They show that I was locked 100% of October (of course) and have been locked 99.8% of 2023 to date. It’s the kind of post I often do at the end of a month.
I replied, “I’ve been tracking using this app for 7+ years. It’s a habit I choose not to break. The data is something of a record of my commitment. It’s important to me.”
(Embedding Bluesky posts isn’t an option on WordPress yet.)
Which led Tom to analogizing tracking lockup time to tracking cycling miles. And that’s an apt comparison. But I’m a bit of a tracker anyway.
Like a lot of people, I track all my workouts and if something happens that messes them up it’s almost as if I didn’t do them. Which is nuts, because of course I did. I also track, using an app called Swarm, everywhere I’ve been since 2009 (which is surprisingly handy and useful). This year, I started tracking my caffeine consumption using an app called HiCoffee (ironically since I don’t drink coffee) because I thought it was messing with my ability to fall asleep. Now I know how much caffeine I can afford to have in my system at bedtime (30-40 mg) and still sleep well.
We track what’s important to us. Tracking can be motivating.
I started tracking when and in what I was locked using ATracker sevenish years ago. Like a lot of locked guys, I was really invested in knowing my longest streaks, etc., and I was device hopping all the time. And even in that first full year when I was in nine different devices and could be unlocked for 20-30% of the time, it wasn’t hard to do. Just had to remember to tap my screen a few times when going in or out.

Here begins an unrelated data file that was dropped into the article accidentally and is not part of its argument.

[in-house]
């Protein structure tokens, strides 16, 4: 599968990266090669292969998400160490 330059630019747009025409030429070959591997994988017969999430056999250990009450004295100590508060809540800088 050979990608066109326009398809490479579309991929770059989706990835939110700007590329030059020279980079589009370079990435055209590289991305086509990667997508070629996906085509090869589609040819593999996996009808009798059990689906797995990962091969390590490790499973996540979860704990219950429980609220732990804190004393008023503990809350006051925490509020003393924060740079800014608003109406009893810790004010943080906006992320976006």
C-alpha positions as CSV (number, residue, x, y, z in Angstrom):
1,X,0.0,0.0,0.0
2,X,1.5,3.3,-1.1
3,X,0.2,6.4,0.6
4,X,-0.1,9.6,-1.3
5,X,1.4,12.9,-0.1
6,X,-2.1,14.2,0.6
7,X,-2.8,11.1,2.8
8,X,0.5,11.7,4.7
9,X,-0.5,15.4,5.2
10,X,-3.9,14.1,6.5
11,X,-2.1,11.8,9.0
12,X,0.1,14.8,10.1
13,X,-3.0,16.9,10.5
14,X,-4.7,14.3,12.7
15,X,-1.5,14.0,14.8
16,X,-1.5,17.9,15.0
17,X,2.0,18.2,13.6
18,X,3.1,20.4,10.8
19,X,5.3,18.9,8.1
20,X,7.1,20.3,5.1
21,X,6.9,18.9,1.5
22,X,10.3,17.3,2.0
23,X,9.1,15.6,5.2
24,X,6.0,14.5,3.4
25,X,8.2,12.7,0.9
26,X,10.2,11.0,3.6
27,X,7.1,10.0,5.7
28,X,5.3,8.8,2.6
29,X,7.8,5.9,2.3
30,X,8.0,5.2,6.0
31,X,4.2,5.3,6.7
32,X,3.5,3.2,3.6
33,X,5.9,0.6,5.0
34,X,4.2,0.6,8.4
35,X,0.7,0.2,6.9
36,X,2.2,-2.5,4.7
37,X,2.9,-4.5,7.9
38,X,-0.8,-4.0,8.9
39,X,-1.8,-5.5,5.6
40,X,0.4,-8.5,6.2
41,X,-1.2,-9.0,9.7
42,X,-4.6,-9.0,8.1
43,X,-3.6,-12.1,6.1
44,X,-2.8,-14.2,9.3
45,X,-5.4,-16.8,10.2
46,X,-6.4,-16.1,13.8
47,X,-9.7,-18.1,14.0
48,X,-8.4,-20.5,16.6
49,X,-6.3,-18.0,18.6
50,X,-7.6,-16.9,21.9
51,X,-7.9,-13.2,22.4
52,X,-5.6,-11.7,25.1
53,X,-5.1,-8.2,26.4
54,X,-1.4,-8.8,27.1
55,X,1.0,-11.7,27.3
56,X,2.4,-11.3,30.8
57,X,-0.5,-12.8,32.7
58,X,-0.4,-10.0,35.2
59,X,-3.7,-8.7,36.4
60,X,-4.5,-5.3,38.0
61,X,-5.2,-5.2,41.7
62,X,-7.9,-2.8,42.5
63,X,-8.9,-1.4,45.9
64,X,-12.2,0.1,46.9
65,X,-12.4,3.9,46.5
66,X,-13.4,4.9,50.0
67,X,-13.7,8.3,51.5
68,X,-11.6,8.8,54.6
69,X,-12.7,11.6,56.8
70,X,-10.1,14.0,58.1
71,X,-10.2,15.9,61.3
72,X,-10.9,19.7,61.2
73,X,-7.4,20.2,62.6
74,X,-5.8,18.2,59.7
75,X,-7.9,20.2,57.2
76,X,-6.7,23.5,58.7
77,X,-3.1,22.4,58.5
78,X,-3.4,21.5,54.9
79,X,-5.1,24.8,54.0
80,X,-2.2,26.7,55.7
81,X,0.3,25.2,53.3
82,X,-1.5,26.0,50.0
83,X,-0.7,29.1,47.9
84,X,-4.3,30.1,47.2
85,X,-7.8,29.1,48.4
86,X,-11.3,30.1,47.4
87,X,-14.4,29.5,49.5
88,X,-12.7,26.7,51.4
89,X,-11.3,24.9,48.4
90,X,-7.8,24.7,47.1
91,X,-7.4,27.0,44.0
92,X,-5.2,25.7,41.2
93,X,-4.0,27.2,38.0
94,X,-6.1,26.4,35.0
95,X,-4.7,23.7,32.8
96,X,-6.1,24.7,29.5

Nowadays, of course, it’s much easier. I rarely tap out and have been in just the three devices all year. I expect next year to only be in one of the two Orions unless someone wants me to review theirs. So, to Tom’s point, why bother?
Well, as I said, it habit now. I’ve been doing it a long time so…I just keep doing it. Swarm is the same way. I’m just totally habitualized to pulling out my phone and checking in whenever I go somewhere. I think of the guys who record the weather at their house every day for decades (when, you know, there’s an entire government agency tasked with that) or birders who have their lifetime lists they keep adding to forever or people who track their running or cycling miles. It’s the same kind of thing, I guess.
But besides that, as I said to Tom, it’s the record. And when you’re into a thing that’s defined by the lack of being a certain way or not doing certain things, I’m not sure what else to record. When I was a teenager and was just starting to fuck (girls, anyway), I kept track with notches. Today, someone lives in an apartment in SoCal who wonders what all those little grooves cut into one of their bedroom closet walls mean. In that case, I was recording when the penis went into her and did a thing. Much more recently, I tracked when Belle let me come. But the contents don’t get used for anything anymore, and besides, it became harder to define what an orgasm was for me, but that’s another story.
So anyway, tracking now is about having that record of my commitment. Just like all the other kinds of tracking we tend to do. My denial defines my sexuality now and tracking how long that’s endured is, as I said to Tom, important. To me, anyway.
If I stopped tracking, nothing would change. I’d still be locked up 99.8% of the time and would still not be having orgasms and would still be getting Belle off whenever she let me. But something would be missing. So I keep doing it.